Overview
Understanding
Other Info About Diabetes and Other Endocrine Disorders

Overview

In 2011-2012 there were approximately one million Australians with diabetes. 12% of Australians have Type 1 diabetes, which generally starts in childhood to early adulthood. In type 1 diabetes the body does not produce insulin, which converts sugar, starches and food into energy.

Type 2 diabetes is the more common type of diabetes in Australia, with 848,000 people having this disease. Type 2 diabetes occurs when the pancreas does not make enough insulin and the body has higher than normal blood glucose levels. Diabetes incidence increases with age, with approximately 95% occurring in those over 35 years and 50% in those aged 65 years or more*.

* http://www.aihw.gov.au/how-common-is-diabetes

Understanding

Research shows that there is a higher prevalence of gum disease among people with diabetes; adding gum disease to other risk factors such as heart disease, stroke and kidney disease.

* http://www.diabetes.org/living-with-diabetes/treatment-and-care/oral-health-and-hygiene/diabetes-and-oral-health.html

Other Info About Diabetes and Other Endocrine Disorders

Diagnosis

People who grind their teeth may be unaware of the habit because it typically occurs while they sleep. Bruxism can have far-reaching effects on oral health, including tooth wear or damage and the possible development of TMJ disorder. It is important to talk to your dentist if you think you are experiencing bruxism.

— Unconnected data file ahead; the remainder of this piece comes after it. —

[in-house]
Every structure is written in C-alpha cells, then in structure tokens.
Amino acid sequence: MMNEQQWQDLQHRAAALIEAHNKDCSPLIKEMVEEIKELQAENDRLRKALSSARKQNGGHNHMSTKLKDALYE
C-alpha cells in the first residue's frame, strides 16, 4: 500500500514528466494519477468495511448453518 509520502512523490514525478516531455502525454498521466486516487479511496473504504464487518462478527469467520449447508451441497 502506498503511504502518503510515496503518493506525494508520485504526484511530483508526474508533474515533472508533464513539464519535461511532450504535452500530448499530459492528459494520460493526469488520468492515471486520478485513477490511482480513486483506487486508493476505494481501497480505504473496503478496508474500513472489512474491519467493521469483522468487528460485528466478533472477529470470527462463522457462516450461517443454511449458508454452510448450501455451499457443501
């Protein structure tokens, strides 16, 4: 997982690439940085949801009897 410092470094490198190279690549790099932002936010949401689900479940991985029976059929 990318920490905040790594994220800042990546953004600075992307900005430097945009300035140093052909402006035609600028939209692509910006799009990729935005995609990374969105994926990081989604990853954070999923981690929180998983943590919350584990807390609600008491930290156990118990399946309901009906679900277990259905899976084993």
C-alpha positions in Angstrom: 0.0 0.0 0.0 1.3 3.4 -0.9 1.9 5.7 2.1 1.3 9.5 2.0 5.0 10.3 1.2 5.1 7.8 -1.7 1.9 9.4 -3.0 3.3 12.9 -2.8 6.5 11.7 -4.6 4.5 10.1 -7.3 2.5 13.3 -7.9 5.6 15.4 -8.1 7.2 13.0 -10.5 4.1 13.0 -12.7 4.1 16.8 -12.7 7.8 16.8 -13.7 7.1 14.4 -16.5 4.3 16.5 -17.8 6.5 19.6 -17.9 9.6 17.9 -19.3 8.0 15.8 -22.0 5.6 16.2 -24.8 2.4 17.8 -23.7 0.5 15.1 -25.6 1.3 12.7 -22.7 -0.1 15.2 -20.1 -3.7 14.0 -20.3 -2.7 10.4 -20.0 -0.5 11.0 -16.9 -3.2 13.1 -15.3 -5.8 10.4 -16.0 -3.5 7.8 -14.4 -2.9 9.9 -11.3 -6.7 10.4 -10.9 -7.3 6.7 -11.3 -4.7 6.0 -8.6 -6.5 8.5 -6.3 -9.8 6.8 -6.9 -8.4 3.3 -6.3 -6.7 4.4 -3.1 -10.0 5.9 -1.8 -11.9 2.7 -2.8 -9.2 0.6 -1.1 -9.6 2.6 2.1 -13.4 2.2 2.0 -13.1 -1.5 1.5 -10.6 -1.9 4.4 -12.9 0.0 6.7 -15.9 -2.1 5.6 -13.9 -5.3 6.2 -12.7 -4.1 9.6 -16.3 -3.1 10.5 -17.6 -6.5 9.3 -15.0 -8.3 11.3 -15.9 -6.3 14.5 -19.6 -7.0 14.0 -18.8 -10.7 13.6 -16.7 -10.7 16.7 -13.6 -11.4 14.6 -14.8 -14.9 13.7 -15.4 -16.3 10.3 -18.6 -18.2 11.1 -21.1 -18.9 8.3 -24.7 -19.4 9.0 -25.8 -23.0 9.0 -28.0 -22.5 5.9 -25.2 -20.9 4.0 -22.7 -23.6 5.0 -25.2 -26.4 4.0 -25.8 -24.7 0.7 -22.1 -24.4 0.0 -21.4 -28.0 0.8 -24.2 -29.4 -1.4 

Prevention

If your bruxism is related to stress, therapy and relaxation techniques may help. It also may be a good idea to cut down on stimulants, such as tobacco and caffeine.

Treatment

The most effective solution is to use a professionally made night guard, which prevents the teeth from scraping against each other while you sleep. Your dentist may also have to restore damaged teeth with fillings or crowns to maintain the proper shape and size of the teeth.

Biofeedback can be used for daytime grinders with the use of electronic instruments that measure muscle activity. These people can be taught how to reduce muscle activity when the biting force becomes too extreme for them. In addition, hypnosis has been studied to help individuals who suffer from sleep bruxism.

Related Conditions

People with severe bruxism can break down teeth and damage dental fillings. Grinding or clenching the teeth together can cause the outer layers of enamel to wear away or crack, which may cause an increase in tooth sensitivity. Severe bruxism can cause:

  • Jaw dysfunction, also called temporomandibular joint disorders (TMJD)
  • Headaches
  • Unexplained facial pain
  • Discomfort when eating, biting or talking

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